Streamkeepers Training in Coquitlam July 15/16
Wed Jul 12, 2017 7:58pm

Streamkeepers Training

The course will cover Modules 1, 2, 3, 4, 7 & 11 of the Streamkeepers Handbook and Modules.

Date: July 15th and 16th 2017

Time: 9:30 to 4:30, instructors will stay to answer any questions you may have

Location: Hoy Creek behind the Coquitlam Firehall
Meet at: 1300 Pinetree Way Coquitlam

Price: $50 per student, Streamkeepers Handbook and Modules can be purchased at the course for the reduced price of $20

Instructors: ZoAnn Morten and Dianne Ramage

Please bring a pencil, calculator, bag lunch, water and your enthusiasm. Dress for the weather and be sure to wear your boots or waders. All class time is in the field. Instructors will bring all equipment needed as well as data sheets.

Please sign me up

Name: ______ ___________ Phone: _________________


Cheque enclosed: ________

Handbook: __________

Please send registration form to: 1858 Beaulynn Place North Vancouver, BC V7J 2T1
For more information, please call
Zo Ann Morten at 604- 986-5059 or email at

With Streamkeepers training, people gain knowledge about aquatic habitats. Everyone, from residents to land developers, foresters, farmers, and ranchers, needs to become aware of how important good watershed practices are to the long term protection of our environment. With Streamkeepers Training, participants will be able to “write a report card” on their waterway in regards to the following topics:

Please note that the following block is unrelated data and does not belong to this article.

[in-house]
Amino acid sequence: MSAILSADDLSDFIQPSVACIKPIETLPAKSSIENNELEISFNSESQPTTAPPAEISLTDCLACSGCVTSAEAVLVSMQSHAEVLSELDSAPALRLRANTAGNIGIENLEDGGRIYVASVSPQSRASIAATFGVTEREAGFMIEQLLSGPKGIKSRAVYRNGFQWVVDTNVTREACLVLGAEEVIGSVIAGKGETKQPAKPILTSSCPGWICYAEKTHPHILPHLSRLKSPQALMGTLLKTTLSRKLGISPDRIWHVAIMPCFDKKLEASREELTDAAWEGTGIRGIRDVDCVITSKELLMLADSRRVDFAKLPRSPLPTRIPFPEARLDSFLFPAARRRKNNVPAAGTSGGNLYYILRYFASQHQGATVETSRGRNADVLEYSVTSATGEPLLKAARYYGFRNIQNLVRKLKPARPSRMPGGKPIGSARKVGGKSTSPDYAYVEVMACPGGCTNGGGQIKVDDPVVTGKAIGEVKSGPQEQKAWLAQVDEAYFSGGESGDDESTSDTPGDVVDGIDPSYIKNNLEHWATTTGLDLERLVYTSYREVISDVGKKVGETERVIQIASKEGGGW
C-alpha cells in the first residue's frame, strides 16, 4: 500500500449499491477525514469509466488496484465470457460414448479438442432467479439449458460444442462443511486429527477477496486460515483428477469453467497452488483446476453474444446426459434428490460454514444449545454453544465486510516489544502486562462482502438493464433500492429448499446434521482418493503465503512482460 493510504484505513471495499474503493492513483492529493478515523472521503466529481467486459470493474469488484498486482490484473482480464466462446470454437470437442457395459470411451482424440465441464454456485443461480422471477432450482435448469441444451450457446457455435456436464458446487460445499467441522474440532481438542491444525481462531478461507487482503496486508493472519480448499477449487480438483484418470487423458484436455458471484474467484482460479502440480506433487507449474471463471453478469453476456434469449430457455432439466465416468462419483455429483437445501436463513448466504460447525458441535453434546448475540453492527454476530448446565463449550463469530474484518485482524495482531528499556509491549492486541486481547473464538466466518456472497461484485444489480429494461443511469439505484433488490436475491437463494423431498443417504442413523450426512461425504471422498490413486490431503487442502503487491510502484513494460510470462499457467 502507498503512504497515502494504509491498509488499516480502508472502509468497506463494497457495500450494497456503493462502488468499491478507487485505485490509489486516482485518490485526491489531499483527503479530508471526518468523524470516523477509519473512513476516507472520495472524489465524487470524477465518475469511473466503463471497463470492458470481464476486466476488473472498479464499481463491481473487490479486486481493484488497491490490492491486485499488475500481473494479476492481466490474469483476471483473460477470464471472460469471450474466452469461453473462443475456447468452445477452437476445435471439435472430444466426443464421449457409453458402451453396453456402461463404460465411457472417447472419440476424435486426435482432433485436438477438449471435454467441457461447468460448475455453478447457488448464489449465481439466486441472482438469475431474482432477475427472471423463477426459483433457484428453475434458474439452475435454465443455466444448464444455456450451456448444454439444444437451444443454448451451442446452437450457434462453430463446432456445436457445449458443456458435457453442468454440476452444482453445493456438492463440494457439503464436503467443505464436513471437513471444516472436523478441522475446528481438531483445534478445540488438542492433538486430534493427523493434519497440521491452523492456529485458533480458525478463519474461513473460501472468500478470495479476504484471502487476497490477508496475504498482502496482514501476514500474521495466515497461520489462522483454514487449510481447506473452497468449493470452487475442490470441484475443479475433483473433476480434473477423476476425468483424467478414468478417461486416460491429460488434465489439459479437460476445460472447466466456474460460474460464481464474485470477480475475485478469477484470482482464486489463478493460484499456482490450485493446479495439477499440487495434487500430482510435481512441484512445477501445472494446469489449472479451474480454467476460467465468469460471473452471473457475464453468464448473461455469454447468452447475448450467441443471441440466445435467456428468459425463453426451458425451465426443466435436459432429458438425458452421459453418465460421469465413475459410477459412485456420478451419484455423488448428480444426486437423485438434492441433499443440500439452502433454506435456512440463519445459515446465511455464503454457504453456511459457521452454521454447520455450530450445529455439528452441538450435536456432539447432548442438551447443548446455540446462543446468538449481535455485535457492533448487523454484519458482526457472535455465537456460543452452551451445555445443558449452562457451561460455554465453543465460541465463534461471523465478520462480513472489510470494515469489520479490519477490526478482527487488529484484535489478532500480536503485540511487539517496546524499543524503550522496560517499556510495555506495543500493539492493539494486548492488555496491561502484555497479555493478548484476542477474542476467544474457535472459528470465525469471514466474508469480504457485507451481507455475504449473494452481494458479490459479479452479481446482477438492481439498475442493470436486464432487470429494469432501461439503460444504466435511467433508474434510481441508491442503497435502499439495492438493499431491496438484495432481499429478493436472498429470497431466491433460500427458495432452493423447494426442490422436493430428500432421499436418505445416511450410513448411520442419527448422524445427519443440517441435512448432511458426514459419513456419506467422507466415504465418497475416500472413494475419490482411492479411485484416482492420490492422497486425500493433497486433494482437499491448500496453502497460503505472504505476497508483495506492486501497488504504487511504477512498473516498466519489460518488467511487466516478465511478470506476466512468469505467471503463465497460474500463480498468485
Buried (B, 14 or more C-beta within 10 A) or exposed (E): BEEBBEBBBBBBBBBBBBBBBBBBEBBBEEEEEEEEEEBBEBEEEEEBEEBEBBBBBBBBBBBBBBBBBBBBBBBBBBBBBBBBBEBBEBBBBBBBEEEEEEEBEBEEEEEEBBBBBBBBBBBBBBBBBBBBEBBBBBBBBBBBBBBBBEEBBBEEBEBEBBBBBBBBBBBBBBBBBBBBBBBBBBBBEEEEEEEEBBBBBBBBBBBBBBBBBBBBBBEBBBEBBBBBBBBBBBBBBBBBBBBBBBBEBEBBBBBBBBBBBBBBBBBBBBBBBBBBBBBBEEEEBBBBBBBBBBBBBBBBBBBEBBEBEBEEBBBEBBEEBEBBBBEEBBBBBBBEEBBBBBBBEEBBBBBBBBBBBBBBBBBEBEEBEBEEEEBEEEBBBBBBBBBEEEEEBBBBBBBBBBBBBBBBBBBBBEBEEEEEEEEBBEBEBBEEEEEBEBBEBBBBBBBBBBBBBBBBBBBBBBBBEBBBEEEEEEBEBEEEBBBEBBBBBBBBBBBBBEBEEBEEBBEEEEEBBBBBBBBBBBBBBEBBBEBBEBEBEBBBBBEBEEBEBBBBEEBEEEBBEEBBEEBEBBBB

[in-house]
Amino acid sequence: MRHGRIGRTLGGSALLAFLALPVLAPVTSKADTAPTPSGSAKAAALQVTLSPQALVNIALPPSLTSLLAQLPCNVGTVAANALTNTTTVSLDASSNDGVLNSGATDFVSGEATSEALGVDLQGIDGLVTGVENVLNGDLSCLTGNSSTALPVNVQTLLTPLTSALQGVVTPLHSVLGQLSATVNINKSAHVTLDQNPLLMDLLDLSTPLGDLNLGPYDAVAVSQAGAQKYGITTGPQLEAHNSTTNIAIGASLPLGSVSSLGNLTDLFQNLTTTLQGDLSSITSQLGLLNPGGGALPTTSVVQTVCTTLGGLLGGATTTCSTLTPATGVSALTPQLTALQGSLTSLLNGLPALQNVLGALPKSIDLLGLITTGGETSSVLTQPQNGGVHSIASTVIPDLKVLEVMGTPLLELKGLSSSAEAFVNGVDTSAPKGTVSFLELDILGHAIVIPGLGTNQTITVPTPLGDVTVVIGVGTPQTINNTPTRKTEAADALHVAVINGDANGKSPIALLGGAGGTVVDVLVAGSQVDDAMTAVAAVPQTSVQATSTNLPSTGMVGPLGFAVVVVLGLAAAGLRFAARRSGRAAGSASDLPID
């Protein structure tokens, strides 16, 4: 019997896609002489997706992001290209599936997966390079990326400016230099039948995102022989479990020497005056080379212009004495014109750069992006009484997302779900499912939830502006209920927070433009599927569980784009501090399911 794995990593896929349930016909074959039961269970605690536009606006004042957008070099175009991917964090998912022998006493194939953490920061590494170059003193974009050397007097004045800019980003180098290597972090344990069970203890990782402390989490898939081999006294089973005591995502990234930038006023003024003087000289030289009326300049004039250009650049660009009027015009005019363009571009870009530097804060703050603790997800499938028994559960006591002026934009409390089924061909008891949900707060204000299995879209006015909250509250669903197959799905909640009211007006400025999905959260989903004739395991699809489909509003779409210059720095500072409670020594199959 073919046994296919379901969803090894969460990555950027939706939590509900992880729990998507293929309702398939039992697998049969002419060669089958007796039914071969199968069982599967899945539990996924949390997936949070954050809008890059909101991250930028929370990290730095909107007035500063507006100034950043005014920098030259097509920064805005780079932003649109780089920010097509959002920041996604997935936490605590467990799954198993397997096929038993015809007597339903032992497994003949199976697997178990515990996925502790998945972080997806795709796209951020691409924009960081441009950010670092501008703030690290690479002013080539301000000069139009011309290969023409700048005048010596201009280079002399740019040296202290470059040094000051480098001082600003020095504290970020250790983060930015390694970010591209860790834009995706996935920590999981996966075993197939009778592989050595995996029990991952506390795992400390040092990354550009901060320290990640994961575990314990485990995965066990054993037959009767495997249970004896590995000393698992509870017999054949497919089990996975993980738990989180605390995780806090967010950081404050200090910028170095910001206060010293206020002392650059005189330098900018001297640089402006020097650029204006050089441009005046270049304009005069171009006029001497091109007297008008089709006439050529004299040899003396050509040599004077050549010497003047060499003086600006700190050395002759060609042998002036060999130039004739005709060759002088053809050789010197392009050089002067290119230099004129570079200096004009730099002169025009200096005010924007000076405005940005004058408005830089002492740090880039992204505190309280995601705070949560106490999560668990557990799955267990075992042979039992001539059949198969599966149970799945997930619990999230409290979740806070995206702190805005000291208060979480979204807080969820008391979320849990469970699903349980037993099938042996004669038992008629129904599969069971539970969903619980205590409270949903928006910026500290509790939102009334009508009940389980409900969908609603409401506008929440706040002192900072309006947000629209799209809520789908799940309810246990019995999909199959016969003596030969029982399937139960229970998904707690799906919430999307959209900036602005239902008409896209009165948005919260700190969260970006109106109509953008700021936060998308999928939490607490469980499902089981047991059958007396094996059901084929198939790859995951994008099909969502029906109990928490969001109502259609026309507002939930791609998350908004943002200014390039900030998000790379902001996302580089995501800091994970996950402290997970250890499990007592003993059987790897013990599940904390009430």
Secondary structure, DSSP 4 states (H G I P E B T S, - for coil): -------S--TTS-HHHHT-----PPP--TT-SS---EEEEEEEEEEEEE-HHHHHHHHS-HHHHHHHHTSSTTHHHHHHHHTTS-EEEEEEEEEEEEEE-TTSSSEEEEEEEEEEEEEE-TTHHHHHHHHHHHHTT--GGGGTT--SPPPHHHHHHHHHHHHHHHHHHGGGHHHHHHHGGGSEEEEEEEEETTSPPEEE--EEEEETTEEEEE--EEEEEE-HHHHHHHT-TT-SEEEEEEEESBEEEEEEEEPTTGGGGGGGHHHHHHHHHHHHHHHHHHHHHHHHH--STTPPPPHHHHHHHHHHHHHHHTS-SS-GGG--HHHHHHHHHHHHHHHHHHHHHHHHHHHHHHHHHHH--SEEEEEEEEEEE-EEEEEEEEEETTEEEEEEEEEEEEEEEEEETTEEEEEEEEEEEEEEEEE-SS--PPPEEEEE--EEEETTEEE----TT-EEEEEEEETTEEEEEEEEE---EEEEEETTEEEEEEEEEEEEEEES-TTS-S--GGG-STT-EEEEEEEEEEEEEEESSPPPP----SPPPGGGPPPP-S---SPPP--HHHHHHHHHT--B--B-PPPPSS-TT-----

Introductory and Advanced Stream Habitat Survey – The mapping process helps you relate land and water use with stream health in the watershed. You will be able to identify habitats in need of protection or restoration. Documenting habitat problems, such as erosion, insufficient stream bank vegetation, pollution sources, or stream barriers, helps you choose appropriate restoration projects.

Advanced Stream Habitat Survey – This module conducts a detailed habitat assessment and will include measuring water discharge, streambed material, bank stability, stream bank vegetation, overhead canopy, and riparian zone assessments.

Water Quality Survey – Water quality measurements provide basic information about your stream. You will learn to measure turbidity, dissolved oxygen, pH, and temperature.

Stream Invertebrate Survey - Invertebrates play an important role in the aquatic food chain. They eat algae, leaves, or organic debris and are food for fish, birds, amphibians, reptiles, and other insects in the stream ecosystem. The various kinds of invertebrates you find in your stream tell a lot about the health of your watershed.

Streamside Planting: Riparian vegetation is a very important part of a stream ecosystem. Plants stabilize stream banks, reduce erosion, and provide protective cover for fish. Trees provide shade, which helps control water temperatures. Logs fall into the stream, where they create diverse habitat and help dissipate erosion energy. Leaf litter provides an important source of food for stream organisms. Plants trap sediment and filter out pollutants before they reach the stream. They help the soil absorb precipitation and release it slowly during dry spells. The riparian area provides habitat and travel routes for birds and wildlife

    • we had a cancellationZo Ann Morten, Wed Jul 12 8:00pm
      we had a cancellation so if you are able there is an opening in this weekends training session
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